Waqutuquat (Waquittaquah) then on a straight line to
pond by Monomoy harbour; also half of remainder of mea
dows and marshes on all other parts of the island.

Witnessed by Peter Folger, Edward Starbuck and Felix
Kuttashamaquat.

June 22d, 1662, Wanackmamack signed a deed conveying
a neck of land in the eastern section of the island known
as Pocomo Neck. This was witnessed by the younger Wan-
winet, son of Nickanoose and by Peter Folger. The pur
chase was made by Tristram Coffin and Thomas Macy.

February 20th, 1661, W anackmamack, Head Sachem,
sold the west half of Nantucket. *



*See note ** page 22.

November 18th, 1671, shows that Tristram Coffin bought
of Wanackmamack and Nicornoose from Monomoy to Wa-
quittaquage pond, Manahumack Neck, and all from Wesco
to the West end of Nantucket.

June 20th. 1682, Deed of Nicornoose, Sachem, to James
Coffin, William Worth and John Swain the grass and
herbage of all his lands from Indian harvest to first of
May.

And thus the land sales go on, until 1774, when tlie
sachems and Indians had virtually sold every spot in their
possession to the English.

As Mr. H. B. Worth aptly points out, "Nickanoose signed
deeds only of territory belonging to some other sachem;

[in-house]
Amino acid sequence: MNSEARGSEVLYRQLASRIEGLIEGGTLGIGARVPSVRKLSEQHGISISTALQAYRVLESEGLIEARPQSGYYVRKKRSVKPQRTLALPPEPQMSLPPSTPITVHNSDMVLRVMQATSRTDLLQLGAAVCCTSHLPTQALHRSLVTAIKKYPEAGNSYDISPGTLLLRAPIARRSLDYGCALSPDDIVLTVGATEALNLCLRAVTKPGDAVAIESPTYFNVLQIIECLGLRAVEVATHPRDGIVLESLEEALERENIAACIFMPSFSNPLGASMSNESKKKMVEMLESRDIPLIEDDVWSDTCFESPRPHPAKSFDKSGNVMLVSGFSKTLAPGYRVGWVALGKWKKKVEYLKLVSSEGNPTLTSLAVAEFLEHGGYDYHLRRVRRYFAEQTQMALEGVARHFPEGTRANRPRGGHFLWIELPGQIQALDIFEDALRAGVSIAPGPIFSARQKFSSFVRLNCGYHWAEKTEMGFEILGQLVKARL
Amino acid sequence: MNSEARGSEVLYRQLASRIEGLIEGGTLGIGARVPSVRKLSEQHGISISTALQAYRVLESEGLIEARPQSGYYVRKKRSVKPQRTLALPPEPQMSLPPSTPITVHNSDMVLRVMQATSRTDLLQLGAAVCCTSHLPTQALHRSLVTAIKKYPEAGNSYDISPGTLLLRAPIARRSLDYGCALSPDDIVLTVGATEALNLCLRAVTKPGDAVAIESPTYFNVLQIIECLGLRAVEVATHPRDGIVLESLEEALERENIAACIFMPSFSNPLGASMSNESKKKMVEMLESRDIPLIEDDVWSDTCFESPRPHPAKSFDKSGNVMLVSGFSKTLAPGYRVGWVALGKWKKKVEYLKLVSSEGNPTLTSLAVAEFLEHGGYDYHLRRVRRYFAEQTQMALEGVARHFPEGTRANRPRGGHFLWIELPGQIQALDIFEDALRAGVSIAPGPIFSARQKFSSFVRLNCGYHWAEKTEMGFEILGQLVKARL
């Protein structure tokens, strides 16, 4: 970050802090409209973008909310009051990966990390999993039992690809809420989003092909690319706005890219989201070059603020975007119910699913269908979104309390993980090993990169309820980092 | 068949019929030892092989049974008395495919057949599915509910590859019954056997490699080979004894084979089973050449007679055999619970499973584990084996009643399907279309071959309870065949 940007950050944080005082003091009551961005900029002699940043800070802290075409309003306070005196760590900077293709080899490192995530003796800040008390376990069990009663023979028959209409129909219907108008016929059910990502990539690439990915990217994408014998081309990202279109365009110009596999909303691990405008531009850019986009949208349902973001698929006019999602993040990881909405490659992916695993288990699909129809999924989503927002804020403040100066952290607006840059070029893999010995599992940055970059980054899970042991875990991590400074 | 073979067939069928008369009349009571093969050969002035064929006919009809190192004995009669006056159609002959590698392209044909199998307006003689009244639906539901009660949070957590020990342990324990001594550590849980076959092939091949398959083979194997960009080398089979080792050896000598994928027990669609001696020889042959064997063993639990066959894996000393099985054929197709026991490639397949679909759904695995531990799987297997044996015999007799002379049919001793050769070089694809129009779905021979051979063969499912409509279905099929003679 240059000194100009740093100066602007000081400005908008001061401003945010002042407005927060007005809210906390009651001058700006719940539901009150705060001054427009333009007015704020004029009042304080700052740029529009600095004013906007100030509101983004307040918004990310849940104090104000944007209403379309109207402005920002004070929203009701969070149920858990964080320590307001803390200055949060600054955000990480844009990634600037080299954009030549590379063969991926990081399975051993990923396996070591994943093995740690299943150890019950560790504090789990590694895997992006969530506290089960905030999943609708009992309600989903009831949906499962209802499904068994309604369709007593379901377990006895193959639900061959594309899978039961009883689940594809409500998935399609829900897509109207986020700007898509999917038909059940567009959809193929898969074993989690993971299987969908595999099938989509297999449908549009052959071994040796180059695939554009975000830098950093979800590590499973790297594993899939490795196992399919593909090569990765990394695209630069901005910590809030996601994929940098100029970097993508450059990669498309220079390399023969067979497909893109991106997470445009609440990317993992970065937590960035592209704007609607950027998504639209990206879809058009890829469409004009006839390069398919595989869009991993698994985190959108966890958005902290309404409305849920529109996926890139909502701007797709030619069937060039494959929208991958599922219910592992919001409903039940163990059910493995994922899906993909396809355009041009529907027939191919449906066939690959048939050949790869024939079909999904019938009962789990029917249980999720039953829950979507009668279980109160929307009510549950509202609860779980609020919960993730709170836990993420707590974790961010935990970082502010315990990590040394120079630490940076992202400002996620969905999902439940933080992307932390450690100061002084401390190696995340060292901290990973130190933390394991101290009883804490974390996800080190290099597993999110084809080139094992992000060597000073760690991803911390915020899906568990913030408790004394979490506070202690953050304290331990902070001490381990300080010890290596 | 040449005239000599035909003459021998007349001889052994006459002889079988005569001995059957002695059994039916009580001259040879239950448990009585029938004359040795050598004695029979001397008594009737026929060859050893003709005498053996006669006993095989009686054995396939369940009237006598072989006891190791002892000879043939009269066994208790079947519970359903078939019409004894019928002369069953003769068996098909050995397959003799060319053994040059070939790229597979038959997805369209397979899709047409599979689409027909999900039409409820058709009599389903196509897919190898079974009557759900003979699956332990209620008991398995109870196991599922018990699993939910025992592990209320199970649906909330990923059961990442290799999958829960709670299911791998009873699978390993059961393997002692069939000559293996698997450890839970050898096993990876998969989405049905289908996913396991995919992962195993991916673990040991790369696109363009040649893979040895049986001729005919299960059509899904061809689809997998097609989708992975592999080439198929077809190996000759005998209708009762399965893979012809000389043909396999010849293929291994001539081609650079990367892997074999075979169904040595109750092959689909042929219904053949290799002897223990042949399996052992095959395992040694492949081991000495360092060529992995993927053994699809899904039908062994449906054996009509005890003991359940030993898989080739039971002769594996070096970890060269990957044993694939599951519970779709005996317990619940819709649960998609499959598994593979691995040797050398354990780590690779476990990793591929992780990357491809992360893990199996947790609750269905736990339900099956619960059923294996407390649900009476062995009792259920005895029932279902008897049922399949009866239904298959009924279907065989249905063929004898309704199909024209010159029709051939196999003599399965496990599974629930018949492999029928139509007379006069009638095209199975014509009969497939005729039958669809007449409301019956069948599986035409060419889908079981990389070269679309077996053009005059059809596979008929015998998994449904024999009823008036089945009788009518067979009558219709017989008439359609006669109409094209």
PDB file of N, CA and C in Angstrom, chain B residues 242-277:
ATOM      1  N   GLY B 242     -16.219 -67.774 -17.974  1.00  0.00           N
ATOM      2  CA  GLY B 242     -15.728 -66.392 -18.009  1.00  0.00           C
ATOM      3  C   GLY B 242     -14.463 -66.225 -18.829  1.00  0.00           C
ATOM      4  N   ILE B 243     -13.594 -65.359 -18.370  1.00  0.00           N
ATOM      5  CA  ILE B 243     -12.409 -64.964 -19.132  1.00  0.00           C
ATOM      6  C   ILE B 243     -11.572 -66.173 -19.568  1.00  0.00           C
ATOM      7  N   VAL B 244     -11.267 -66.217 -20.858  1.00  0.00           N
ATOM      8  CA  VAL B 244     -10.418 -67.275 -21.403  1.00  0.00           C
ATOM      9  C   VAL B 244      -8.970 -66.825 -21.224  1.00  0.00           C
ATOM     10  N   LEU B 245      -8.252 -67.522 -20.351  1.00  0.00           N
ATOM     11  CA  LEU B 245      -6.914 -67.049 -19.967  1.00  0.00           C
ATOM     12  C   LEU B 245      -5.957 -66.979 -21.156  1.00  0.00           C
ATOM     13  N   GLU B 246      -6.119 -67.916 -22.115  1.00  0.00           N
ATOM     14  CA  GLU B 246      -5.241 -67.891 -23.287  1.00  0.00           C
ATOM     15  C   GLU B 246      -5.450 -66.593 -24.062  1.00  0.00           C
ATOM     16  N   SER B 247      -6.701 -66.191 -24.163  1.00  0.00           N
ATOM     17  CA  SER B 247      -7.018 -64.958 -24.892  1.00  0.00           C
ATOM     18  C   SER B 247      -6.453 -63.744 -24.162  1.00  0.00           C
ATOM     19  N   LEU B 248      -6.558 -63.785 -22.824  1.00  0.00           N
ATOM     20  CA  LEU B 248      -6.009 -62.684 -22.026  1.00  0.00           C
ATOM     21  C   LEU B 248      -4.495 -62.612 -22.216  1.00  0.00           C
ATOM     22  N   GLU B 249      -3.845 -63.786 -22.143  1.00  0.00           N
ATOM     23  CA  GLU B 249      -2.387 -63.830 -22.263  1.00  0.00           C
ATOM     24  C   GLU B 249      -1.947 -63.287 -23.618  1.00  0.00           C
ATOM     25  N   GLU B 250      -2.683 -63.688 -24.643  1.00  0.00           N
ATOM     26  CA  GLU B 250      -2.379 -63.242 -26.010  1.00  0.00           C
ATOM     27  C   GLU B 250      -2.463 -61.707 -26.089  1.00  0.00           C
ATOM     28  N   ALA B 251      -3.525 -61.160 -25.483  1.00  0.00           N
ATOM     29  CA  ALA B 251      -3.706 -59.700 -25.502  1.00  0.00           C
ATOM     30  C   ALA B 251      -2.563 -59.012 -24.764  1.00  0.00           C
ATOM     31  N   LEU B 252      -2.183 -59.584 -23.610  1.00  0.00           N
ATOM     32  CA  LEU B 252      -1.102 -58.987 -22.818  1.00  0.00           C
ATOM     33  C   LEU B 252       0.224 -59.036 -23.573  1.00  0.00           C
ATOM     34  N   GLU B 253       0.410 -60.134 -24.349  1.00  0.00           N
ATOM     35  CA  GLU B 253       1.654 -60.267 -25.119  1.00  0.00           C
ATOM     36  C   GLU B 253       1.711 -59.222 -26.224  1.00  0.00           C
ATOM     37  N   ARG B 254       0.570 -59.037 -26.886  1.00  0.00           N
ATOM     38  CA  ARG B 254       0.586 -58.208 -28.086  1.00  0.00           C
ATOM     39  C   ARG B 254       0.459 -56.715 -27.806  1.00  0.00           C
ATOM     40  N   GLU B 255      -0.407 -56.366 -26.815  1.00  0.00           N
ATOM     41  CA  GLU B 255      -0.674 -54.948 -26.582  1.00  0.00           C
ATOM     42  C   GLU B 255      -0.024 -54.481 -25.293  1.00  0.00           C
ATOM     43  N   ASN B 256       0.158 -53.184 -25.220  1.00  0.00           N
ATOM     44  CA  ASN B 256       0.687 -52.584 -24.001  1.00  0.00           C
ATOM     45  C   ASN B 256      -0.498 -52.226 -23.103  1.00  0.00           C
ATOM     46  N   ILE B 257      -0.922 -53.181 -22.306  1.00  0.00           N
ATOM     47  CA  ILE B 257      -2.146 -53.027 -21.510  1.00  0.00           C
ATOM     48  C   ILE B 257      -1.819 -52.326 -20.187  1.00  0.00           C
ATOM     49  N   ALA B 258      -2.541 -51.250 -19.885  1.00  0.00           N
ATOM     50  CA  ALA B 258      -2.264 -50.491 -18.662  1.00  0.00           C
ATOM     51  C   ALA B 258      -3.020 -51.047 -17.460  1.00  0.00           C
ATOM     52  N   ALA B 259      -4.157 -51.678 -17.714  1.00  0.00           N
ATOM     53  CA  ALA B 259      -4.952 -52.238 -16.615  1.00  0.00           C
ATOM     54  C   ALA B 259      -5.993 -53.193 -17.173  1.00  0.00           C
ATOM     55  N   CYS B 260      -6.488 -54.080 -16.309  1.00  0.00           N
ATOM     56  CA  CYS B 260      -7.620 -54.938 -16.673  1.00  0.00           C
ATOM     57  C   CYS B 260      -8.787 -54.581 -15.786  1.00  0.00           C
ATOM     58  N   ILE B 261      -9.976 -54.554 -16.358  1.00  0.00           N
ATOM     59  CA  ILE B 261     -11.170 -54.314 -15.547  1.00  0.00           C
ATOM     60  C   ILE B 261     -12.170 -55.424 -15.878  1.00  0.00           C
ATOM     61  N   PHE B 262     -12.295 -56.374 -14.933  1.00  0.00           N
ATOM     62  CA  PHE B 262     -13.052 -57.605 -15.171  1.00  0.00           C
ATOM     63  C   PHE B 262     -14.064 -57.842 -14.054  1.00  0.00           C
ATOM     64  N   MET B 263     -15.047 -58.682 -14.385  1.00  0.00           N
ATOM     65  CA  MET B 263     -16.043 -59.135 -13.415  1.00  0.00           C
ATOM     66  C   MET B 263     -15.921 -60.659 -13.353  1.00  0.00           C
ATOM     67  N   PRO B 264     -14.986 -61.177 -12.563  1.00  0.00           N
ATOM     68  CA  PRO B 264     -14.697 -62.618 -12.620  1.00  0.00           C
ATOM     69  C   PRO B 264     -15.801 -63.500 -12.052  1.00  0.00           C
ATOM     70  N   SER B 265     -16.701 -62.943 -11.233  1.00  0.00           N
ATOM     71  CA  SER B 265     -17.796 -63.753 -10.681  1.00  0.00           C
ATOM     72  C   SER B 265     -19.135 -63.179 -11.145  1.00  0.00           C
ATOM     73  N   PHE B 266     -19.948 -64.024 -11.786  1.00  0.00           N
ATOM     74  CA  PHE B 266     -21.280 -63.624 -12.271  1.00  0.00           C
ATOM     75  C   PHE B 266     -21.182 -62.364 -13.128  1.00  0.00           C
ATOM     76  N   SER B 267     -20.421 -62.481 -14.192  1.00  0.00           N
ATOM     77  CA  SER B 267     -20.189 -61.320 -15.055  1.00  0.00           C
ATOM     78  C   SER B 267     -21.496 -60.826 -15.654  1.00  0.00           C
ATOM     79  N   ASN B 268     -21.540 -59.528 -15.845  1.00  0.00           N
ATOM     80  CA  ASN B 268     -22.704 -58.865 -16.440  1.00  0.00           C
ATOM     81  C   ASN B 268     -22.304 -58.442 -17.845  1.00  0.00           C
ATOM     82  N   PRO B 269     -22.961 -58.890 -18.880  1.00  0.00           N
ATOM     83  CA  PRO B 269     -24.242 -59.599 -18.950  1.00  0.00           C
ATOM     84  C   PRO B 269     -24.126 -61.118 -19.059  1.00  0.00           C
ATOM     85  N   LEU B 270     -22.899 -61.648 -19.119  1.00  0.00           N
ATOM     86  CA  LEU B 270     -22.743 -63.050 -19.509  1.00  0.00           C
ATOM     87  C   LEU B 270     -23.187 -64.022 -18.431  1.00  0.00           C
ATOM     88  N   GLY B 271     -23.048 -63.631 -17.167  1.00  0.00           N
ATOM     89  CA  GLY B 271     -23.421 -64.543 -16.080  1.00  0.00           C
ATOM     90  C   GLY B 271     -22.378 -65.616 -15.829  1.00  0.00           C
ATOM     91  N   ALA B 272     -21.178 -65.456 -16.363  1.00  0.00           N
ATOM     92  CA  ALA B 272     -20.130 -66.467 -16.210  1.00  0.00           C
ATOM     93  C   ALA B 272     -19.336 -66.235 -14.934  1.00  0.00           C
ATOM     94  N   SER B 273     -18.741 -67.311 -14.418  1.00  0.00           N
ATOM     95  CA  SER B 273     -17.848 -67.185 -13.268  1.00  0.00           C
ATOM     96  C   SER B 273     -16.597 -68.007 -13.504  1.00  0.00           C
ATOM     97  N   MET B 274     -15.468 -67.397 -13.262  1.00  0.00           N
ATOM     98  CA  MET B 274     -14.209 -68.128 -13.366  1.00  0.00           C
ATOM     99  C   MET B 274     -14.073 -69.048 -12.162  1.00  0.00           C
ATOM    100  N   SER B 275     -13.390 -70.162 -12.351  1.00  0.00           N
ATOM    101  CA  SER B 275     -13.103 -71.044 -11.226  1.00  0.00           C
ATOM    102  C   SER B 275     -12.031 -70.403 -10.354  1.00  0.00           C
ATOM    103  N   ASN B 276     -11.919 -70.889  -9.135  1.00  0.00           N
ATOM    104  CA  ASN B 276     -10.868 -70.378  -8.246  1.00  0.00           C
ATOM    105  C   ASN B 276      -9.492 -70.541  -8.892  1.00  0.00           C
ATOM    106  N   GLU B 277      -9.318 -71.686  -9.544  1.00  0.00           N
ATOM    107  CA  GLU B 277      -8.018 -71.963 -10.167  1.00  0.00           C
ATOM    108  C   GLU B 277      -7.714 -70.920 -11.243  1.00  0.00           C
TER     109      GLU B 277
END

;he fact is true of Wanackmamack. Neither signed a
deed of any portion of the territory under his direct con
trol. The Sachem Attapehat (Autopscot), as far as has
been found never signed any deed."

I can only account for these facts, by assuming that



17

these Chief Sachems thought it beneath their dignity to
sign deeds conveying their own property, while, at the
same time they permitted no deeds to be signed without
their approval and attestation. This may appear a lame
suggestion, but it is the best I can offer.

The Provincial Governor of New York in 1671, (Lord
Lovelace), thought it desirable to obtain a new deed, from
the Sachems, attesting the legality of the land sales, and
an assurance that the stipulated terms had been duly
complied with, before issuing a new patent. The necessary
proofs were furnished in that year by Wanackm amack
the Chief Sachem.

It may be stated here that Mr. Thomas Mayhew, the
original purchaser of the island, had acquired a good